Friday Rant: If Apple Can't Control IP Leaks — Can You?

This rant is brought to you by Spend Matters' own Thomas Kase.

I've been tracking iPad 3 news for some time (and planning my purchases around what the grapevine tells). This probably doesn't make Apple's marketing team particularly happy.

Tracking upcoming Apple products has become a sport. I've found several sites focused on this, one being MacRumors. The soon-to-be-released iPad 3 is featured in many current stories, one example here. Apple is known for ferociously protecting its IP (terminating employees who speak out of turn) and even suing media outlets who report on what Apple considers off limits. Needless to say, don't be surprised if some of the site's links are dead.

Even if you weren't aware of where many of Apple's products are built (hint, SE Asia), it's clear from the kanji (Chinese characters) in many of the pictures where the leaked/scooped content comes from. Here's the rub: if the world's highest-valued company, with nearly bottomless pockets (nearly $7 billion in profits on close to $30 billion in Q4 revenue last year) and several law firms on their payroll can't control their IP -- who can?

Sooner or later we'll see another Concorde episode. For those who aren't aware of the history behind the world's first (and notably loud and fuel-inefficient) supersonic passenger airplane, during the 1960's Cold War, the ability to claim "we built it first" carried much political weight. The Soviets weren't gunning for the number two spot, so with much cloak and dagger effort, they "appropriated" Concorde designs and managed to build a copy (the Tupolev 144) so rapidly that they actually had their plane ready at the same air show as the Anglo-French team! The Soviets had quite a track record of "borrowing" design from the West -- witness the MIG15/F-86, Tu4/B-29, MIG29/F-14, and a very long list of airplanes, cars and other products. The initial "Konkordski" was a dysfunctional copy, which goes to show that copying without understanding is a bad idea (but that's another story).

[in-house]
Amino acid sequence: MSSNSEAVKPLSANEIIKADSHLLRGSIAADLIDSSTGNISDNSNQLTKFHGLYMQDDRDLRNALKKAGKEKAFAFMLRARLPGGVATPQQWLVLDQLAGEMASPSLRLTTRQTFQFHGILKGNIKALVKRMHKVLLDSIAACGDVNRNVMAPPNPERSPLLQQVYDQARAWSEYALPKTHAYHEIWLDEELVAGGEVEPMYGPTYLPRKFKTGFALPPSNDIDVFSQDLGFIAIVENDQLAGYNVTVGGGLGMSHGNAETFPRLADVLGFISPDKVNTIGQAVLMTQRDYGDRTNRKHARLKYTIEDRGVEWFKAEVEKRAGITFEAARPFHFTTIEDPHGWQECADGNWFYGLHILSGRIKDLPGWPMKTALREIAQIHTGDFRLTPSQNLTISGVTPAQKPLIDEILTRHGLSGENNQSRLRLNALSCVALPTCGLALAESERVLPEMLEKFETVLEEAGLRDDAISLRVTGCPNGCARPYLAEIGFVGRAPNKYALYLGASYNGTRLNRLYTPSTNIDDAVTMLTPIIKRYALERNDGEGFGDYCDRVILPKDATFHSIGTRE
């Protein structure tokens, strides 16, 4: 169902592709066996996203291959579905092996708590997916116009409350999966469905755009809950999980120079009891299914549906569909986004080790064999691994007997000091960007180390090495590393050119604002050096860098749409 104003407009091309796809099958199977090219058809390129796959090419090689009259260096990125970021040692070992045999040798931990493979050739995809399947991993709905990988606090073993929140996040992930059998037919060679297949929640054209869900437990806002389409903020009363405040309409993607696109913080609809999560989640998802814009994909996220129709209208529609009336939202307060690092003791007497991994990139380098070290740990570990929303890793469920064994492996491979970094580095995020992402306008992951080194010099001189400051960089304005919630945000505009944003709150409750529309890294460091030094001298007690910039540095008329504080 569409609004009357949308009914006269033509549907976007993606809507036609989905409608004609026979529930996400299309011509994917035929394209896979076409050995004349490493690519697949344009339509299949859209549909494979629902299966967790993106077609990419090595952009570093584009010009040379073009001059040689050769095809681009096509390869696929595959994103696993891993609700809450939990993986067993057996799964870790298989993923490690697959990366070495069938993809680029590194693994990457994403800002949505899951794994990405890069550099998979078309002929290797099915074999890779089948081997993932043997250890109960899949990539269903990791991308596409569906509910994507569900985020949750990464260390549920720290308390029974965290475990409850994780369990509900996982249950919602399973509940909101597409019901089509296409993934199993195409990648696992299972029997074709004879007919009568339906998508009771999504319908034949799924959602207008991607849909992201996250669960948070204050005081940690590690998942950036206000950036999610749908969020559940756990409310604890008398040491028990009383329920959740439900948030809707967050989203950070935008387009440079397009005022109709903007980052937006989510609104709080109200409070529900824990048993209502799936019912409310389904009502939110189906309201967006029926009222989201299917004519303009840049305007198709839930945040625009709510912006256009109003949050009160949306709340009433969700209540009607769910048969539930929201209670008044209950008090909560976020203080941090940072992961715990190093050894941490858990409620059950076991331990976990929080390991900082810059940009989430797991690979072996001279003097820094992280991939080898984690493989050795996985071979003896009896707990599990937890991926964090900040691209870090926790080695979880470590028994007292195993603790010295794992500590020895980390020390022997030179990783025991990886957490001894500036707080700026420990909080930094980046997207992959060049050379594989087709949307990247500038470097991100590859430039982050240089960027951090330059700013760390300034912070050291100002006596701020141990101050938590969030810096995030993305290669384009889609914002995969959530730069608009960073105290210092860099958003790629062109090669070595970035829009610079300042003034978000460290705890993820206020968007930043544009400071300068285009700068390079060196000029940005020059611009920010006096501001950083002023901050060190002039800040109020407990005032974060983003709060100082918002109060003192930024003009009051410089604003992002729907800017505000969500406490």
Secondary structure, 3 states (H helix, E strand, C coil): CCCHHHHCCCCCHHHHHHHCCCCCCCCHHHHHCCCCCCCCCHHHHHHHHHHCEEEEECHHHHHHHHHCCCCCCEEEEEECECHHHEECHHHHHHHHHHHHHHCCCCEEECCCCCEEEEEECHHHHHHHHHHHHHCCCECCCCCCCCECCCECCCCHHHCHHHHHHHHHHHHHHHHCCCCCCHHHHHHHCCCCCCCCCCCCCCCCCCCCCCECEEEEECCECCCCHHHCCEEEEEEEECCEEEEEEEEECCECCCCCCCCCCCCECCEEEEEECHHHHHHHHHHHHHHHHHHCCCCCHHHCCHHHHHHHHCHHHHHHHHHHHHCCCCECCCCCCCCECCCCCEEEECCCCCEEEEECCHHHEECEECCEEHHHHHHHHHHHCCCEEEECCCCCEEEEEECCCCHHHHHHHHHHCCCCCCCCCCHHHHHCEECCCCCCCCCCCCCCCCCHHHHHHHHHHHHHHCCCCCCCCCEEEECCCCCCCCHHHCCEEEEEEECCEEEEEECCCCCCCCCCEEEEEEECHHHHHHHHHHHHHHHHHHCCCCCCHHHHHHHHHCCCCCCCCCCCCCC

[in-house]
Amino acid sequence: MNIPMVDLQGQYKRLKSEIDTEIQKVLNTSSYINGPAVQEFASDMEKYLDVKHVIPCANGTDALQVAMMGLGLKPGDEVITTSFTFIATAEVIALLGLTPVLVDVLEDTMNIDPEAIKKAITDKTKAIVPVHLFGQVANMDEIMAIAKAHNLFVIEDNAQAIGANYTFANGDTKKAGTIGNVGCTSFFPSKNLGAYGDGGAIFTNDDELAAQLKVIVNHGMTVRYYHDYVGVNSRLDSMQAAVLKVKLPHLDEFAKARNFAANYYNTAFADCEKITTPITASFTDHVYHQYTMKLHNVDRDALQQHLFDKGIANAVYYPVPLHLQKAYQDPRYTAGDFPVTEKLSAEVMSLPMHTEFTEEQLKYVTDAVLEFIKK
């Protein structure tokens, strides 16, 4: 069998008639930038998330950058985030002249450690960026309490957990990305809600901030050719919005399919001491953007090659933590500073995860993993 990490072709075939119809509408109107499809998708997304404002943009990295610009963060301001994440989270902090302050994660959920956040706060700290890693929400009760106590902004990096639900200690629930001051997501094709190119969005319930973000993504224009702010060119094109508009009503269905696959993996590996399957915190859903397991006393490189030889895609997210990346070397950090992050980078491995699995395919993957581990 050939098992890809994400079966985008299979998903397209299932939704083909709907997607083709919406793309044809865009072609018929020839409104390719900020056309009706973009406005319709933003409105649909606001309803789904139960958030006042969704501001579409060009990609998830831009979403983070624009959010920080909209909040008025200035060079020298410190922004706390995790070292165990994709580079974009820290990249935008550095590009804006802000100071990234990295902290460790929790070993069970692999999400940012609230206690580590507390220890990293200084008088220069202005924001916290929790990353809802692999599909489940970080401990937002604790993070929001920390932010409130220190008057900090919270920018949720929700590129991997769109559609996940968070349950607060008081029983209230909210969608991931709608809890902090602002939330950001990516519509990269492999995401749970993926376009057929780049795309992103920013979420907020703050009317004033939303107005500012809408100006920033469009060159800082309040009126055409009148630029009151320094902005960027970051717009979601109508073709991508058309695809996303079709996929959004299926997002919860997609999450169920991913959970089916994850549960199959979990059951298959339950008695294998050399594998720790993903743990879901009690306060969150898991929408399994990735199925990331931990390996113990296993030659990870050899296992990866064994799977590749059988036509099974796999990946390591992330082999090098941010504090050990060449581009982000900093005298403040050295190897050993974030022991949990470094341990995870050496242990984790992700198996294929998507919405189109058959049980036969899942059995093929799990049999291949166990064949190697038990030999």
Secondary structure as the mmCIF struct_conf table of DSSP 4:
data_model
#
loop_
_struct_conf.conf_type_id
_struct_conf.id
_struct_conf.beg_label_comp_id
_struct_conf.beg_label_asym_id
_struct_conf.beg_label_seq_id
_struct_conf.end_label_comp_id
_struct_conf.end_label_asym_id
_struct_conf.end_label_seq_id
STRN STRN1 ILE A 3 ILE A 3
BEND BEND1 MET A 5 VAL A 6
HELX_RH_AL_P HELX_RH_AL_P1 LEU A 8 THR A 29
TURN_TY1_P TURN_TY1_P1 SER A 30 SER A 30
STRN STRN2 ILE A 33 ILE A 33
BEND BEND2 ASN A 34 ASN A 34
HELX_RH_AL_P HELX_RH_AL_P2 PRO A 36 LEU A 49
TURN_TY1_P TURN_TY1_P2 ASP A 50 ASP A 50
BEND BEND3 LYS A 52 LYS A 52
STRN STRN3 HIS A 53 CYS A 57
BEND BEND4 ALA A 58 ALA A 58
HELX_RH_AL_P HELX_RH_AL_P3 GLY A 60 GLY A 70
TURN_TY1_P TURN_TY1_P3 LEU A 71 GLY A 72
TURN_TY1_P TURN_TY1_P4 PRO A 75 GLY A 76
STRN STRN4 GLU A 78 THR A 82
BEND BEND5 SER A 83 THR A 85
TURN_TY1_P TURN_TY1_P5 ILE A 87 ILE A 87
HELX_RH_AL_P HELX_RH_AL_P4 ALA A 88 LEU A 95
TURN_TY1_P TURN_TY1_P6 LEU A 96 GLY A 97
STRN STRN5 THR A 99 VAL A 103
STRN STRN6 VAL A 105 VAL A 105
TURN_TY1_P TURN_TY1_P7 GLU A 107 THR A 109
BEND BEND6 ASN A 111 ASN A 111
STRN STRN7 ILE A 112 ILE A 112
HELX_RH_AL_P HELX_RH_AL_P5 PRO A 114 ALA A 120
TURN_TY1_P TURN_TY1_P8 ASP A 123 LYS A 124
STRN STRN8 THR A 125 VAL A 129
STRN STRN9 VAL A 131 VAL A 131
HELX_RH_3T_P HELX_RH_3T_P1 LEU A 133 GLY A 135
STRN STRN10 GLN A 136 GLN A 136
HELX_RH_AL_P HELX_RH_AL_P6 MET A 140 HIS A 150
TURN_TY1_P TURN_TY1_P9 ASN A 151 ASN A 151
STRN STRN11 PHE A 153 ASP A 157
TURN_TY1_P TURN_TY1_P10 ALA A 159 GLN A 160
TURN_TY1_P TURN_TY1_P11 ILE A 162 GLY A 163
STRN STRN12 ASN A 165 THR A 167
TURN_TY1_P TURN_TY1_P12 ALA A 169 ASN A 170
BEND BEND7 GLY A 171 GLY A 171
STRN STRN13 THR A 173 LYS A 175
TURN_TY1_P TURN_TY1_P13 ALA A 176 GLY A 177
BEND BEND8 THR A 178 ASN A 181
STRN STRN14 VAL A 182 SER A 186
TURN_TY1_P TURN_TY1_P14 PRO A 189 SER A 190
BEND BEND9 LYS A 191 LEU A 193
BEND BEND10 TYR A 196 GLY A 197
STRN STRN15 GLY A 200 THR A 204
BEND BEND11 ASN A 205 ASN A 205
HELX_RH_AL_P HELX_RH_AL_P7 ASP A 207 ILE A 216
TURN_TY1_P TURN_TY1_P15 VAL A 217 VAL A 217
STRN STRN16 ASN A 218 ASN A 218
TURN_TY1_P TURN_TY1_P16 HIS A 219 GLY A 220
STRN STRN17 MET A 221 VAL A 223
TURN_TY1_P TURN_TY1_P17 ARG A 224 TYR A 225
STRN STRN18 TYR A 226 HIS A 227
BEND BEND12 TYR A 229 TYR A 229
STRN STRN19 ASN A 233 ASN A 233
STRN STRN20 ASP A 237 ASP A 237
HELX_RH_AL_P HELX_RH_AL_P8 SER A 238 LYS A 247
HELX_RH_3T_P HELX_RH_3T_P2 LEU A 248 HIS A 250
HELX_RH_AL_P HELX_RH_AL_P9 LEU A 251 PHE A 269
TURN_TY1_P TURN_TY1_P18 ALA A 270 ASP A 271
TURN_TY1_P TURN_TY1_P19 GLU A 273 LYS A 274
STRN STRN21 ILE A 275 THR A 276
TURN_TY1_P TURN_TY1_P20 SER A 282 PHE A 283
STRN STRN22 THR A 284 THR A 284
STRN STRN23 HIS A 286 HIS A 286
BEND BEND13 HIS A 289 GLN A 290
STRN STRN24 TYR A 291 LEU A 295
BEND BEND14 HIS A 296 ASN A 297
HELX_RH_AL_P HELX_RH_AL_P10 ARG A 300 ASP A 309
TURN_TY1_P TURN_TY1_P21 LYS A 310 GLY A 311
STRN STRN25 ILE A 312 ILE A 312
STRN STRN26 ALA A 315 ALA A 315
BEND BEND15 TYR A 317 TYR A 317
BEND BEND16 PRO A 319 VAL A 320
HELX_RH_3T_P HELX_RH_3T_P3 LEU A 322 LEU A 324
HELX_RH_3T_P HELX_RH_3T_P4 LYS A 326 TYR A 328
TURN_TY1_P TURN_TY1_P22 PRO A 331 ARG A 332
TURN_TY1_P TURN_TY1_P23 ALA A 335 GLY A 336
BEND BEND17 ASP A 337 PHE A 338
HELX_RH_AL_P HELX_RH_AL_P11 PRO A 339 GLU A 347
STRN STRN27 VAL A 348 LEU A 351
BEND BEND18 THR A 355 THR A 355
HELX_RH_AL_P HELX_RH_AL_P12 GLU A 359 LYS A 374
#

Fast-forward to current high-tech consumer products. This is a world where supply chain professionals plan their product lifecycles with price points and order volumes intricately linked to demand forecasts mapped out over time. In this scenario, if many target customers (like myself) postpone purchase decisions based on what is around the corner, this can force manufacturers to cut back production and miss commit volumes and price breaks, and even force them to prematurely reduce current pricing. These losses add up when your supply chain touches 50 to 70 million iPad units in a single year!

With the above in mind, at what point are the manufacturing benefits associated with farming out product builds to China -- or other cheap labor countries -- offset by the marketing leakage and resulting loss of sales? Seriously, someone at Apple has to be calculating the sales loss of their current (iPad 2) product line and put this in a supply chain context. Will the more robust legal protections around IP in the US be a strong motivator to on-shore both development and production?

Closing with reaching out to those in supply chain with stories to tell -- is your company re-evaluating off-shoring decisions based on IP leakage? Also, is this a phenomenon isolated to China and surrounding countries, or is it just as bad everywhere? I'm curious to hear your thoughts...

- Thomas Kase

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First Voice

  1. Thomas Kase:

    No sooner had this post gone up than Best Buy starts to discount the iPad 2:

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